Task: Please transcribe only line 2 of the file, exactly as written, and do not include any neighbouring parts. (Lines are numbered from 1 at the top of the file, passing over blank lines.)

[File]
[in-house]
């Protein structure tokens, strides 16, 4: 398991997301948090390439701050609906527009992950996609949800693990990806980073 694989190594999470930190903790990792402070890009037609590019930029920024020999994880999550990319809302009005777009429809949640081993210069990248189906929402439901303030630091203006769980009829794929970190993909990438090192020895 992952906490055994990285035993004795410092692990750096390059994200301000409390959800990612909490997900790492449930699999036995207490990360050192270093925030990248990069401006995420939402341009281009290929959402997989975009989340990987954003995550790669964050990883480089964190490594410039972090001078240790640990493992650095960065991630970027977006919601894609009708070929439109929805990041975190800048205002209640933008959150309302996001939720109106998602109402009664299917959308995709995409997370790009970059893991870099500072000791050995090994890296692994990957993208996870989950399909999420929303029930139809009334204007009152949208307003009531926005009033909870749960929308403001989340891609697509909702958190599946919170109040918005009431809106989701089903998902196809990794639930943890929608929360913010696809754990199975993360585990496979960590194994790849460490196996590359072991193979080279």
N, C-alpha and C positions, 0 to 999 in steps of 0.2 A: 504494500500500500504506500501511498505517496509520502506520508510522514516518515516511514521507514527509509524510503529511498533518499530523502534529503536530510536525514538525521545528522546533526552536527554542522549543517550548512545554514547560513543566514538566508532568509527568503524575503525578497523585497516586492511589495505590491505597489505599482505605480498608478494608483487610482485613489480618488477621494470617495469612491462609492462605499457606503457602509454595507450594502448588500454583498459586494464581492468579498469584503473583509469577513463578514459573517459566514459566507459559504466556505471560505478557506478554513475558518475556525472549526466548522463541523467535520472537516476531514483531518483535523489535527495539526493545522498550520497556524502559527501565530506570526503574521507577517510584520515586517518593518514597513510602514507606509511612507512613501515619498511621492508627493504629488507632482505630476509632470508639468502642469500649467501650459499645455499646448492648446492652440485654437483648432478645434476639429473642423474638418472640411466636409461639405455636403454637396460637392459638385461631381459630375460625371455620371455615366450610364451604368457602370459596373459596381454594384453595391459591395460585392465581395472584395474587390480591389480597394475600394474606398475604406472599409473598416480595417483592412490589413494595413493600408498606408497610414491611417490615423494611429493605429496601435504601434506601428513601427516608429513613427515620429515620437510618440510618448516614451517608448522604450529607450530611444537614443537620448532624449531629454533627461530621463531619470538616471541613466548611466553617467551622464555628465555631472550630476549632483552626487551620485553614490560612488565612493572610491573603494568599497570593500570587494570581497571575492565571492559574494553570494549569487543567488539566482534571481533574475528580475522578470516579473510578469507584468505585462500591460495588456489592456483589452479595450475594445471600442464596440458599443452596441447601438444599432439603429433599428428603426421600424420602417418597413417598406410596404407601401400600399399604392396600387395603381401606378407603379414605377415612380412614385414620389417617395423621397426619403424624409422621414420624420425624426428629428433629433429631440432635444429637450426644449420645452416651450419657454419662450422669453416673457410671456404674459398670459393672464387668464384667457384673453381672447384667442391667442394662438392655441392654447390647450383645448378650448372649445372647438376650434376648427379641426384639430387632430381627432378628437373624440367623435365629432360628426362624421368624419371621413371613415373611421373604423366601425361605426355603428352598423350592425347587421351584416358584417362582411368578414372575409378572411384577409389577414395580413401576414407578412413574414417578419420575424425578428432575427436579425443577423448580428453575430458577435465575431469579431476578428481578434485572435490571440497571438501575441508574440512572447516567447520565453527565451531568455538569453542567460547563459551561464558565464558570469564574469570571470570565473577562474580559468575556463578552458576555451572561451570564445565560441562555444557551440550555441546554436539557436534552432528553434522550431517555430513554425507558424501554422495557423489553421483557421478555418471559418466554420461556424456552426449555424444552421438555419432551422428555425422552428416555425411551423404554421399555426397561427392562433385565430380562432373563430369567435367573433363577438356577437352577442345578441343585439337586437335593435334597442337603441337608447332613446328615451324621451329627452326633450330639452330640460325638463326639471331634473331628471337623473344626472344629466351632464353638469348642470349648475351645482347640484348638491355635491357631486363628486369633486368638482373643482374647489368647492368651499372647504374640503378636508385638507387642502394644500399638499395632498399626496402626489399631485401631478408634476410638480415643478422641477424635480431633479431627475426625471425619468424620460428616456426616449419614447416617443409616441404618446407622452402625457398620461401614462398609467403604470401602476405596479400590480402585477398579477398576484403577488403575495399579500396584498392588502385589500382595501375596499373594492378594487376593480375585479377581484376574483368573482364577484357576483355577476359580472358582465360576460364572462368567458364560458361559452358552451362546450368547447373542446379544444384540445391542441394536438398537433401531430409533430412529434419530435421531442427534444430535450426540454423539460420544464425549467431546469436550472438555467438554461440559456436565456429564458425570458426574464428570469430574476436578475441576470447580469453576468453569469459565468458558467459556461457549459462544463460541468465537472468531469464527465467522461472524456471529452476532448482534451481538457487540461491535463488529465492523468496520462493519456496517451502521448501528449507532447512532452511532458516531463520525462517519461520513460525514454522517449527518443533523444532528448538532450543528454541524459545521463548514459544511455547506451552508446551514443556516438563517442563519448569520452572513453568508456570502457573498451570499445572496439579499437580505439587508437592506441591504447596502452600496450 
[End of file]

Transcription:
């Protein structure tokens, strides 16, 4: 398991997301948090390439701050609906527009992950996609949800693990990806980073 694989190594999470930190903790990792402070890009037609590019930029920024020999994880999550990319809302009005777009429809949640081993210069990248189906929402439901303030630091203006769980009829794929970190993909990438090192020895 992952906490055994990285035993004795410092692990750096390059994200301000409390959800990612909490997900790492449930699999036995207490990360050192270093925030990248990069401006995420939402341009281009290929959402997989975009989340990987954003995550790669964050990883480089964190490594410039972090001078240790640990493992650095960065991630970027977006919601894609009708070929439109929805990041975190800048205002209640933008959150309302996001939720109106998602109402009664299917959308995709995409997370790009970059893991870099500072000791050995090994890296692994990957993208996870989950399909999420929303029930139809009334204007009152949208307003009531926005009033909870749960929308403001989340891609697509909702958190599946919170109040918005009431809106989701089903998902196809990794639930943890929608929360913010696809754990199975993360585990496979960590194994790849460490196996590359072991193979080279």